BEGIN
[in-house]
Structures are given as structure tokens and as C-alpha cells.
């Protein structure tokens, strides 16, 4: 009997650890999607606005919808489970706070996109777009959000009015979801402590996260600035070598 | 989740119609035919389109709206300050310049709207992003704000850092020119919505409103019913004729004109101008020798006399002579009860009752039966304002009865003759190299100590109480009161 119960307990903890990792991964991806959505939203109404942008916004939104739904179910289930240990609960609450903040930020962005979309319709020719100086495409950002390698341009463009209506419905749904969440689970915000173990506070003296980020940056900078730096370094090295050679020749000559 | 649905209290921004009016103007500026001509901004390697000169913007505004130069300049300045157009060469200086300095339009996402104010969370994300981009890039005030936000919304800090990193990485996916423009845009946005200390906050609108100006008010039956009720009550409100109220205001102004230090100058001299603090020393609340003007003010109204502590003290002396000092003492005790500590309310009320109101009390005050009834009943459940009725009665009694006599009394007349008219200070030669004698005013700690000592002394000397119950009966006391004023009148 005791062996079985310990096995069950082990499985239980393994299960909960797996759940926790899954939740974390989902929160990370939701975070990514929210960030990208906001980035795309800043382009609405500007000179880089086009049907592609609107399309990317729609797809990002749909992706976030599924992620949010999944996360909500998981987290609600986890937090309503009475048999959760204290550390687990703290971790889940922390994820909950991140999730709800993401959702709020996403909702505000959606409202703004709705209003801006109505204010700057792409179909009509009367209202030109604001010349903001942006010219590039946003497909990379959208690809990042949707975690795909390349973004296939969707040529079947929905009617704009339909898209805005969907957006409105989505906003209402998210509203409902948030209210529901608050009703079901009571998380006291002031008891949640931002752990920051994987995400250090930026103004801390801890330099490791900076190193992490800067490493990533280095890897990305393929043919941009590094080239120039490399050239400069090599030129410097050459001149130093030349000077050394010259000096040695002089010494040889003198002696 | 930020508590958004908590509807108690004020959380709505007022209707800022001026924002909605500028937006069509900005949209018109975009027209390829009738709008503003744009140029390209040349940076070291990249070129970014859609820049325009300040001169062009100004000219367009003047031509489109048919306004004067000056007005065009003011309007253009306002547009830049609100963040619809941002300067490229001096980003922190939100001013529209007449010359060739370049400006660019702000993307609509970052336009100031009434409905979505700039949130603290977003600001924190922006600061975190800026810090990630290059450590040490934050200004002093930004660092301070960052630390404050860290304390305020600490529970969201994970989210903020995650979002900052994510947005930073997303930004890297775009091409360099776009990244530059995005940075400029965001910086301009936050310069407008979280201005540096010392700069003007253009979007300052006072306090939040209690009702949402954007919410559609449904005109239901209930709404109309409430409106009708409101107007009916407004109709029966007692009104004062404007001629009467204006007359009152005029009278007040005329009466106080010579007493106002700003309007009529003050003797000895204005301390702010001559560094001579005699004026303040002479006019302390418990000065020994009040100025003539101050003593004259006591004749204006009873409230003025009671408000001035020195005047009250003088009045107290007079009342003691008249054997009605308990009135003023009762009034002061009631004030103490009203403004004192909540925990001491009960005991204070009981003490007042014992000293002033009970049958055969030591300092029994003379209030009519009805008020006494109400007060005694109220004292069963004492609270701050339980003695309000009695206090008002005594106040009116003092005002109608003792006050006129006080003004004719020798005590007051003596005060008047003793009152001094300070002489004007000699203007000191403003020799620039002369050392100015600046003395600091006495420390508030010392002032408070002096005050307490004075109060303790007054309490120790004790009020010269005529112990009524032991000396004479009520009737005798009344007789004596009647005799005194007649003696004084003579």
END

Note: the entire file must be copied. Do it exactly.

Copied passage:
[in-house]
Structures are given as structure tokens and as C-alpha cells.
């Protein structure tokens, strides 16, 4: 009997650890999607606005919808489970706070996109777009959000009015979801402590996260600035070598 | 989740119609035919389109709206300050310049709207992003704000850092020119919505409103019913004729004109101008020798006399002579009860009752039966304002009865003759190299100590109480009161 119960307990903890990792991964991806959505939203109404942008916004939104739904179910289930240990609960609450903040930020962005979309319709020719100086495409950002390698341009463009209506419905749904969440689970915000173990506070003296980020940056900078730096370094090295050679020749000559 | 649905209290921004009016103007500026001509901004390697000169913007505004130069300049300045157009060469200086300095339009996402104010969370994300981009890039005030936000919304800090990193990485996916423009845009946005200390906050609108100006008010039956009720009550409100109220205001102004230090100058001299603090020393609340003007003010109204502590003290002396000092003492005790500590309310009320109101009390005050009834009943459940009725009665009694006599009394007349008219200070030669004698005013700690000592002394000397119950009966006391004023009148 005791062996079985310990096995069950082990499985239980393994299960909960797996759940926790899954939740974390989902929160990370939701975070990514929210960030990208906001980035795309800043382009609405500007000179880089086009049907592609609107399309990317729609797809990002749909992706976030599924992620949010999944996360909500998981987290609600986890937090309503009475048999959760204290550390687990703290971790889940922390994820909950991140999730709800993401959702709020996403909702505000959606409202703004709705209003801006109505204010700057792409179909009509009367209202030109604001010349903001942006010219590039946003497909990379959208690809990042949707975690795909390349973004296939969707040529079947929905009617704009339909898209805005969907957006409105989505906003209402998210509203409902948030209210529901608050009703079901009571998380006291002031008891949640931002752990920051994987995400250090930026103004801390801890330099490791900076190193992490800067490493990533280095890897990305393929043919941009590094080239120039490399050239400069090599030129410097050459001149130093030349000077050394010259000096040695002089010494040889003198002696 | 930020508590958004908590509807108690004020959380709505007022209707800022001026924002909605500028937006069509900005949209018109975009027209390829009738709008503003744009140029390209040349940076070291990249070129970014859609820049325009300040001169062009100004000219367009003047031509489109048919306004004067000056007005065009003011309007253009306002547009830049609100963040619809941002300067490229001096980003922190939100001013529209007449010359060739370049400006660019702000993307609509970052336009100031009434409905979505700039949130603290977003600001924190922006600061975190800026810090990630290059450590040490934050200004002093930004660092301070960052630390404050860290304390305020600490529970969201994970989210903020995650979002900052994510947005930073997303930004890297775009091409360099776009990244530059995005940075400029965001910086301009936050310069407008979280201005540096010392700069003007253009979007300052006072306090939040209690009702949402954007919410559609449904005109239901209930709404109309409430409106009708409101107007009916407004109709029966007692009104004062404007001629009467204006007359009152005029009278007040005329009466106080010579007493106002700003309007009529003050003797000895204005301390702010001559560094001579005699004026303040002479006019302390418990000065020994009040100025003539101050003593004259006591004749204006009873409230003025009671408000001035020195005047009250003088009045107290007079009342003691008249054997009605308990009135003023009762009034002061009631004030103490009203403004004192909540925990001491009960005991204070009981003490007042014992000293002033009970049958055969030591300092029994003379209030009519009805008020006494109400007060005694109220004292069963004492609270701050339980003695309000009695206090008002005594106040009116003092005002109608003792006050006129006080003004004719020798005590007051003596005060008047003793009152001094300070002489004007000699203007000191403003020799620039002369050392100015600046003395600091006495420390508030010392002032408070002096005050307490004075109060303790007054309490120790004790009020010269005529112990009524032991000396004479009520009737005798009344007789004596009647005799005194007649003696004084003579």